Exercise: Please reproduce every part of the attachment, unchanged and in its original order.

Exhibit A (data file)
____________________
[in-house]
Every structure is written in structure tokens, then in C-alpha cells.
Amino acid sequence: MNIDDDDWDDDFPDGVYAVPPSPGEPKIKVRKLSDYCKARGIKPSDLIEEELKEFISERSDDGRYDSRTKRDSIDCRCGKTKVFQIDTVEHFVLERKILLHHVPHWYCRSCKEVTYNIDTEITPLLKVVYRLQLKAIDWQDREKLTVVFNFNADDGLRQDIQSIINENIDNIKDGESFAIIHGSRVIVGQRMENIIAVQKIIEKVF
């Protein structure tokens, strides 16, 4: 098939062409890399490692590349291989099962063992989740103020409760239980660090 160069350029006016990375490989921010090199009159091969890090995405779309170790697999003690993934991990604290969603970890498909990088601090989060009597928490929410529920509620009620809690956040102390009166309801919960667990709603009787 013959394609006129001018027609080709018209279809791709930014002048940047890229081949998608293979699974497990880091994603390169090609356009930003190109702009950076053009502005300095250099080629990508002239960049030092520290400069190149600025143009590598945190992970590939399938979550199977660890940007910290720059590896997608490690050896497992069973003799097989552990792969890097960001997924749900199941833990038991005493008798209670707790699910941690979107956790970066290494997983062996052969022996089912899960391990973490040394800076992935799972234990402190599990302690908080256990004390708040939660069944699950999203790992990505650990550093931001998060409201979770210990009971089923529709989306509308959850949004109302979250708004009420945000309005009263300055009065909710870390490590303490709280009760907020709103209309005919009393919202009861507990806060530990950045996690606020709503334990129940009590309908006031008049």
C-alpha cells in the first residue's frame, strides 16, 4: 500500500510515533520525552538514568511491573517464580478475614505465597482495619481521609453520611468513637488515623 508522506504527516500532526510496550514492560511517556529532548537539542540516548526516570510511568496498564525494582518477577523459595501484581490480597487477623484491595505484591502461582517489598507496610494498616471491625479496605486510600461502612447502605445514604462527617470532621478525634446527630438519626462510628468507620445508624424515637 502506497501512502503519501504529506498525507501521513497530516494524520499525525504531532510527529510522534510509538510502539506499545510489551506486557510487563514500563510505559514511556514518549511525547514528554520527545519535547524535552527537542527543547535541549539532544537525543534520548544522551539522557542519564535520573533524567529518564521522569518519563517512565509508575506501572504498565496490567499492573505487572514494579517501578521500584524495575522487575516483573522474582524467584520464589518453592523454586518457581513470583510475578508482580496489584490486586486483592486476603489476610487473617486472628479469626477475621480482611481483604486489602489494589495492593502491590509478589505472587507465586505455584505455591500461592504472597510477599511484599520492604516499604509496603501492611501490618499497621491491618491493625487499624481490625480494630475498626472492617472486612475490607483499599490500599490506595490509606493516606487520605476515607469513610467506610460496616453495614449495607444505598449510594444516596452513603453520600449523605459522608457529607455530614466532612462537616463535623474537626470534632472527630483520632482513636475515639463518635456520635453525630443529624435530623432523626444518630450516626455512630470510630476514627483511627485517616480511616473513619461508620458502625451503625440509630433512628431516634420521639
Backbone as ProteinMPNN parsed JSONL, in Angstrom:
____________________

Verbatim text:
[in-house]
Every structure is written in structure tokens, then in C-alpha cells.
Amino acid sequence: MNIDDDDWDDDFPDGVYAVPPSPGEPKIKVRKLSDYCKARGIKPSDLIEEELKEFISERSDDGRYDSRTKRDSIDCRCGKTKVFQIDTVEHFVLERKILLHHVPHWYCRSCKEVTYNIDTEITPLLKVVYRLQLKAIDWQDREKLTVVFNFNADDGLRQDIQSIINENIDNIKDGESFAIIHGSRVIVGQRMENIIAVQKIIEKVF
């Protein structure tokens, strides 16, 4: 098939062409890399490692590349291989099962063992989740103020409760239980660090 160069350029006016990375490989921010090199009159091969890090995405779309170790697999003690993934991990604290969603970890498909990088601090989060009597928490929410529920509620009620809690956040102390009166309801919960667990709603009787 013959394609006129001018027609080709018209279809791709930014002048940047890229081949998608293979699974497990880091994603390169090609356009930003190109702009950076053009502005300095250099080629990508002239960049030092520290400069190149600025143009590598945190992970590939399938979550199977660890940007910290720059590896997608490690050896497992069973003799097989552990792969890097960001997924749900199941833990038991005493008798209670707790699910941690979107956790970066290494997983062996052969022996089912899960391990973490040394800076992935799972234990402190599990302690908080256990004390708040939660069944699950999203790992990505650990550093931001998060409201979770210990009971089923529709989306509308959850949004109302979250708004009420945000309005009263300055009065909710870390490590303490709280009760907020709103209309005919009393919202009861507990806060530990950045996690606020709503334990129940009590309908006031008049």
C-alpha cells in the first residue's frame, strides 16, 4: 500500500510515533520525552538514568511491573517464580478475614505465597482495619481521609453520611468513637488515623 508522506504527516500532526510496550514492560511517556529532548537539542540516548526516570510511568496498564525494582518477577523459595501484581490480597487477623484491595505484591502461582517489598507496610494498616471491625479496605486510600461502612447502605445514604462527617470532621478525634446527630438519626462510628468507620445508624424515637 502506497501512502503519501504529506498525507501521513497530516494524520499525525504531532510527529510522534510509538510502539506499545510489551506486557510487563514500563510505559514511556514518549511525547514528554520527545519535547524535552527537542527543547535541549539532544537525543534520548544522551539522557542519564535520573533524567529518564521522569518519563517512565509508575506501572504498565496490567499492573505487572514494579517501578521500584524495575522487575516483573522474582524467584520464589518453592523454586518457581513470583510475578508482580496489584490486586486483592486476603489476610487473617486472628479469626477475621480482611481483604486489602489494589495492593502491590509478589505472587507465586505455584505455591500461592504472597510477599511484599520492604516499604509496603501492611501490618499497621491491618491493625487499624481490625480494630475498626472492617472486612475490607483499599490500599490506595490509606493516606487520605476515607469513610467506610460496616453495614449495607444505598449510594444516596452513603453520600449523605459522608457529607455530614466532612462537616463535623474537626470534632472527630483520632482513636475515639463518635456520635453525630443529624435530623432523626444518630450516626455512630470510630476514627483511627485517616480511616473513619461508620458502625451503625440509630433512628431516634420521639
Backbone as ProteinMPNN parsed JSONL, in Angstrom: